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Miss Rockaway Armada dreams on the muddy, mighty Schuylkill


“Oh that the sky is just an ocean. Won’t you float away with me?” sang the satyr to the children, while sweet accordion music gently rocked the crowd of onlookers along the banks of the mighty Schuylkill. It was the Miss Rockaway Armada, presenting a spectacle of performance — and sculptural boats and other objects created entirely of recycled and salvaged materials. A motley crew manned the flotilla: they were three parts gypsy, two parts sexy pirate, two parts circus freak, one part flotsam, half part jetsam, three quarters fish and one quarter goat. The flotilla, produced by The Philadelphia Art Alliance and christened Let Me Tell You About A Dream I Had, successfully stole every child’s imagination and left some in the crowd wishing they would be kidnapped by this band of circus-pirate-gypsies.

Miss Rockaway Armada, at Schuylkill Banks Park. Photo by Todd Seelie

The fleet followed a monstrously large fish, whose tea-service-tray fins and layered-carpet gills elicited many smiles. After waiting in line and signing so many forms it seemed you were signing away your first born, we boarded the flotilla and were pleasantly surprised by the innovative uses for table legs, fruit crates, and all assortment of trash and treasure. Indeed, the contraptions, ornaments, and objects each told the tale of sunken treasure, revived and reworked, to create the whimsical “Amfibitheater,” “Hoodraft,” and other settings for the rotating group of performers including aerialists, accordion players, and shadow puppeteers.

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Inside the raft. Photo courtesy of Nichon Glerum.

The most impressive sculpture allowed visitors to creep inside a wooden wave made of contorting crate slats, which from the inside twinkled with light coming through the slats from lanterns outside — like visual Morse code. The dancing lights, carnival music, and one-seat bicycle Ferris wheel attracted onlookers far above on the Walnut Street Bridge.

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Raft construction at Bartram’s Garden.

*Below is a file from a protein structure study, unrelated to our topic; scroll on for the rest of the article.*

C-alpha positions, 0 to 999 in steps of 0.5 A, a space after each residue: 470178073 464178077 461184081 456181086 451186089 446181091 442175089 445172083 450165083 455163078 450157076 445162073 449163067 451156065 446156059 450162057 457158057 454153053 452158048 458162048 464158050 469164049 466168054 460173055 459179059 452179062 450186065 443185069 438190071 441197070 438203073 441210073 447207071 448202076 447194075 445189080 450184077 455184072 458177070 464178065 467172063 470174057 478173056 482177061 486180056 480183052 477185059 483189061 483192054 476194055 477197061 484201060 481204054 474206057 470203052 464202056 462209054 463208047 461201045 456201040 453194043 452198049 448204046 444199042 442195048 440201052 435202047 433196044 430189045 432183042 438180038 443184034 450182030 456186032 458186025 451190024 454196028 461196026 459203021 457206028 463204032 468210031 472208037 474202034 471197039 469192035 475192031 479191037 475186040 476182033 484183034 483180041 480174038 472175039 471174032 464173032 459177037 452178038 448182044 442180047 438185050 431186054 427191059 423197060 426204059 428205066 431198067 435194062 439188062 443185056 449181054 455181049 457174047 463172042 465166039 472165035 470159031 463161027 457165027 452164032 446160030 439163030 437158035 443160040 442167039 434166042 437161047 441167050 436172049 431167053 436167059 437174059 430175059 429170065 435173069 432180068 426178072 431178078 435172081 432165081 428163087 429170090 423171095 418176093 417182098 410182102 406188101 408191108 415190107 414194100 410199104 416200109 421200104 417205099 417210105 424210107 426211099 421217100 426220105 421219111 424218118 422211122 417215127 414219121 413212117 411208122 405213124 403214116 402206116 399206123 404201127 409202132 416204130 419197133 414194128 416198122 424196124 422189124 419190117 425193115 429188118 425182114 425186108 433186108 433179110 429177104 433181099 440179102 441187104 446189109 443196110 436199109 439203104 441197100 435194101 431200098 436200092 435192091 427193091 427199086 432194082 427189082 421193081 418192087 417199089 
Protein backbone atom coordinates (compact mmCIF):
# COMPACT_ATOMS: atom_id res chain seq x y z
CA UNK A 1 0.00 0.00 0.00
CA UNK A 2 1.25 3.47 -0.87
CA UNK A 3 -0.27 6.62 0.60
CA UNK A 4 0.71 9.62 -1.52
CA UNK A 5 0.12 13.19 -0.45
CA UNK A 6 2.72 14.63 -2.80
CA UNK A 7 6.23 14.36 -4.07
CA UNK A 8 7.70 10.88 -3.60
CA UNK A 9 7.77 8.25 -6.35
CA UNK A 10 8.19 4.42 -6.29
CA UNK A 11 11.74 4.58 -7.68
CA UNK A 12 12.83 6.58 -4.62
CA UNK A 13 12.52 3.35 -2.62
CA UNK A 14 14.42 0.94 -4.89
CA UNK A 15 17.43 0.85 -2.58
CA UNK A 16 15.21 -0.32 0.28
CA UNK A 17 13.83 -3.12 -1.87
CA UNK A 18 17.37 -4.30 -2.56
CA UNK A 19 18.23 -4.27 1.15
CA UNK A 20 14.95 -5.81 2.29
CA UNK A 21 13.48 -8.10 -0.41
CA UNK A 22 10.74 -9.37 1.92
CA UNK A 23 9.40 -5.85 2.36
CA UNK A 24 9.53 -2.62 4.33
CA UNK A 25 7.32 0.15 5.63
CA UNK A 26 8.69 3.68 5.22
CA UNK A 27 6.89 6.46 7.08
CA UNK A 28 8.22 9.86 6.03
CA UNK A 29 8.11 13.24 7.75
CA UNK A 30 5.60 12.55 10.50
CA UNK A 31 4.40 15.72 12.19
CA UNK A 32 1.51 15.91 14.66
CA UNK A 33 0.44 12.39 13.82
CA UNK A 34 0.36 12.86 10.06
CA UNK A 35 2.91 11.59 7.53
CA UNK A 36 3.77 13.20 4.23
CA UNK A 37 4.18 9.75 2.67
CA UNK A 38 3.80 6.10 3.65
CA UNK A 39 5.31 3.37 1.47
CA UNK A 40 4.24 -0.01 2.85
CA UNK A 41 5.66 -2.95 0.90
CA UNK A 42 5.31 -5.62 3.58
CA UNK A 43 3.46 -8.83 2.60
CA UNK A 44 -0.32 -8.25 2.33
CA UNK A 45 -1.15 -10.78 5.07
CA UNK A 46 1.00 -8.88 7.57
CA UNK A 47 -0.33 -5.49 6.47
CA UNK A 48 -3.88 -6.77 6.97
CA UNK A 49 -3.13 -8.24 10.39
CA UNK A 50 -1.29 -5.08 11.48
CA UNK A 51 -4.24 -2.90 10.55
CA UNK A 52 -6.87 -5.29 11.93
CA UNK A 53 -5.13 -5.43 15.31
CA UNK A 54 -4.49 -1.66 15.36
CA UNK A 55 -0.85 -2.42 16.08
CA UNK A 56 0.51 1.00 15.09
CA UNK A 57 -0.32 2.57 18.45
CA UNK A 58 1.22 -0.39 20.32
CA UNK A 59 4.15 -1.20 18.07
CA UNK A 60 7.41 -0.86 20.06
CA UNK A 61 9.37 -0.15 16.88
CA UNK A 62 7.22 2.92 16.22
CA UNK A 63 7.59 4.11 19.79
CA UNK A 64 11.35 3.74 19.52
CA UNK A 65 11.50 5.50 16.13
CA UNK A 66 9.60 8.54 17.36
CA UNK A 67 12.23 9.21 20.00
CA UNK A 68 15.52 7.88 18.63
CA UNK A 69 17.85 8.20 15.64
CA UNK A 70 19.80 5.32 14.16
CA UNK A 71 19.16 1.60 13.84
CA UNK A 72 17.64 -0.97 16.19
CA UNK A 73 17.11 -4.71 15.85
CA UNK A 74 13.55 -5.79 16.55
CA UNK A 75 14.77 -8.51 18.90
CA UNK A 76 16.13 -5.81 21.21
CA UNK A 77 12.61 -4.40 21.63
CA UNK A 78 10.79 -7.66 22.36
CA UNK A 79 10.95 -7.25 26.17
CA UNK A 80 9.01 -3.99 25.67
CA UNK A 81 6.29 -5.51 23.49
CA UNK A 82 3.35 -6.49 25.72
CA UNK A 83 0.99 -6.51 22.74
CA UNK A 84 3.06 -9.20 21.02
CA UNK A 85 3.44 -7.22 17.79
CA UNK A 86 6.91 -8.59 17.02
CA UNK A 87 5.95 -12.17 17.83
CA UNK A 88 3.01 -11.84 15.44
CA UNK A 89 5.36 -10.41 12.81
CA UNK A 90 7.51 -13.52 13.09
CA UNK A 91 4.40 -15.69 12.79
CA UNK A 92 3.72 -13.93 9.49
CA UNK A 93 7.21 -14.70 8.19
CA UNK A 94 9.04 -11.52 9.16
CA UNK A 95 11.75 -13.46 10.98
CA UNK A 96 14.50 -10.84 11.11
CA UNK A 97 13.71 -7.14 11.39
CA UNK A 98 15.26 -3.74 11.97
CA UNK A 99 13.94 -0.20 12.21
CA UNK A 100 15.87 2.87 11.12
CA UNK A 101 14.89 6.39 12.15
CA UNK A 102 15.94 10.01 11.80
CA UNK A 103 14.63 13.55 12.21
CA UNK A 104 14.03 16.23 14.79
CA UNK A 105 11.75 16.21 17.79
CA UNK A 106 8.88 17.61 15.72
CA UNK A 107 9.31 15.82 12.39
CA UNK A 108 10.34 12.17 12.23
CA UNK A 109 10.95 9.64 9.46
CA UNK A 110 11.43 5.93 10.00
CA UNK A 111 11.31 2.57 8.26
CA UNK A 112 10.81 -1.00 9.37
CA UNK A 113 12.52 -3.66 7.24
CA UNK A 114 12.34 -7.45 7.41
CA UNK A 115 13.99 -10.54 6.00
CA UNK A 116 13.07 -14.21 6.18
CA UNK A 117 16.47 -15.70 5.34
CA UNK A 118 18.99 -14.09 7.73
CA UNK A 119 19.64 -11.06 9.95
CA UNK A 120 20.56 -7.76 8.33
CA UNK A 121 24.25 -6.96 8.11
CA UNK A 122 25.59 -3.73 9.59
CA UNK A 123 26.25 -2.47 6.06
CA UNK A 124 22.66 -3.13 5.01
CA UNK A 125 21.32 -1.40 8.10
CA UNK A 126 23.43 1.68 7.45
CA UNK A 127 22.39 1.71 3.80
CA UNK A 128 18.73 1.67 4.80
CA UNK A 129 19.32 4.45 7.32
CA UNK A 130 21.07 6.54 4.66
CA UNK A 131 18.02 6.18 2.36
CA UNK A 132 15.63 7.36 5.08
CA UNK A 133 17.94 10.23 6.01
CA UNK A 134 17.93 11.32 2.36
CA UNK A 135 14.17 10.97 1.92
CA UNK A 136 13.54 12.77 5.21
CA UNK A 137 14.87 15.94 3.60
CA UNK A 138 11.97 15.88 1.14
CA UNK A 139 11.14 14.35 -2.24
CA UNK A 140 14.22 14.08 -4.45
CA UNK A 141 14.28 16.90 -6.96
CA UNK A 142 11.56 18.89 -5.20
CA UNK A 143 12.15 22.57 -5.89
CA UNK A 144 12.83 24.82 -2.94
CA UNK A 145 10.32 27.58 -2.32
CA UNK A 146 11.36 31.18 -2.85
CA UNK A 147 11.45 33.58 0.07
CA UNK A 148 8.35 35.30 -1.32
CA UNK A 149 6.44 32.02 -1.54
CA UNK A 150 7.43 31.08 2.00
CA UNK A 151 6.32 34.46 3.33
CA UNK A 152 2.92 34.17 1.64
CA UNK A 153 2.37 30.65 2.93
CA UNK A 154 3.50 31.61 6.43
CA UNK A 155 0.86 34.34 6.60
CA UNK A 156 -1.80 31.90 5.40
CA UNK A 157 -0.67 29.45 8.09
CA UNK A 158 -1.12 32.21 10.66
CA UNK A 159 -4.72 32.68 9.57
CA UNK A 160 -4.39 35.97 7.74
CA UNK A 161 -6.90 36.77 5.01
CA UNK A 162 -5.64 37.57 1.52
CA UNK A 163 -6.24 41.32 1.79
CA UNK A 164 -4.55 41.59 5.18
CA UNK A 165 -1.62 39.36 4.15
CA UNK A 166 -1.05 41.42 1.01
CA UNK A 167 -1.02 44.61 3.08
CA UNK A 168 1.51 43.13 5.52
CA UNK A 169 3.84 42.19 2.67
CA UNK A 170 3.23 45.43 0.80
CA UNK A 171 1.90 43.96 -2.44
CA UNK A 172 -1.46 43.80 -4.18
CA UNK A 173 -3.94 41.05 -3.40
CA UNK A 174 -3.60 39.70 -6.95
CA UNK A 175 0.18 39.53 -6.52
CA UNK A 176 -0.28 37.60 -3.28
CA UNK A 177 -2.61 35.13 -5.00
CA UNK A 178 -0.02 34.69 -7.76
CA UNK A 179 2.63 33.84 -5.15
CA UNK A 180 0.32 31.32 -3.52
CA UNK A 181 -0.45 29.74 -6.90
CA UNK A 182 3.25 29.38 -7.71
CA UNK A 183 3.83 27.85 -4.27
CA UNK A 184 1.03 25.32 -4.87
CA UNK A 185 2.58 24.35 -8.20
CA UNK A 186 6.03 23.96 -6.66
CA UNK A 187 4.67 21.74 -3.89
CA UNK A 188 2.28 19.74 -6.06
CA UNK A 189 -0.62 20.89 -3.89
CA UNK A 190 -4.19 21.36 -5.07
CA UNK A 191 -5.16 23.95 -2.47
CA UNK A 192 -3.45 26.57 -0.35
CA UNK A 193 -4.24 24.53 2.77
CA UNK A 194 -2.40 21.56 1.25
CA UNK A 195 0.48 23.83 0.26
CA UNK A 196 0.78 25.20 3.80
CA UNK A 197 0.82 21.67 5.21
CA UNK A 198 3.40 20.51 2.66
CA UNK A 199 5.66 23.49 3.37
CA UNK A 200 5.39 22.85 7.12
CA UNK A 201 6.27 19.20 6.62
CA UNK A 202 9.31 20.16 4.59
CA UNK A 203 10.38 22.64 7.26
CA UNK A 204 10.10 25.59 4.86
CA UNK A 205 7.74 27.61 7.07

Different rafts took on natural shapes like waves, or in some cases geometric arrangements. They all had embedded, cut-out shapes throughout. I could easily imagine each wonderfully seasick vessel scuttling to the depths of the river. Most of the salvaged and distressed surfaces appeared sea-stressed and worn, adding to the armada’s charm.

Instead of sailing much farther, this armada will come apart at The Art Alliance building. You can catch one more Miss Rockaway procession and performance before she reaches her final resting place at The Art Alliance building (September 30-December 30, reception, Sept. 30, 6-8pm):  Kensington, Saturday September 10 beginning at York and Front at 5pm and ending at FLUX Space at 630.

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Aerial view of Armada at Walnut Street. Photo courtesy of Nichon Glerum.

Braving storms, the crew of local artists, whose labors are chronicled on Miss Rockaway’s blog , assembled pieces built at the building site on South Broad St. and at Bartram’s Garden, which provided the perfect backdrops for recycled-material art projects.

Miss Rockaway Armada, near Bartram’s Garden. Photo by Todd Seelie

When I visited the site at Bartram’s, which is adjacent to a Waste Management plant, a train rattled by over the nearby bridge, which stirred the murky waters of the Schuylkill. There could not be a more natural birthplace for Miss Rockaway to emerge, as oily river bubbles belched a ballad to her faded glory—a sea shanty that could easily go something like this:

Here rolls Miss Rockaway looking mighty fine
Here rocks Miss Rockaway, oh if she were mine
Lift your petticoats above the Shoe Kill wudder
Dancing with the lights. I sigh, I shudder
Gales of August refuse to let go
Fire from the sky, fire down below
Here rolls Miss Rockaway looking mighty fine
Here rocks Miss Rockaway, oh if she were mine
Asleep in the deep. Some may still ask
“Does she float?” Oh, I reply, “She can sing.”

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Photo of accordion player courtesy of Nichon Glerum.

The original Miss Rockaway sailed from the head of the Mississippi in Minneapolis to its mouth in New Orleans. Another collective of dreamers and artists, including Swoon, Tod Seelie, and Space 1026, challenged their own craftsmanship and commitment to sustainability by building these salvaged eco-vessels. The Philadelphia version carries this tradition onward while re-imagining the 19th Century Arts and Crafts movement’s ultimate goal of thriving communities of designers and builders—ships of fools, friends, and craftsmen.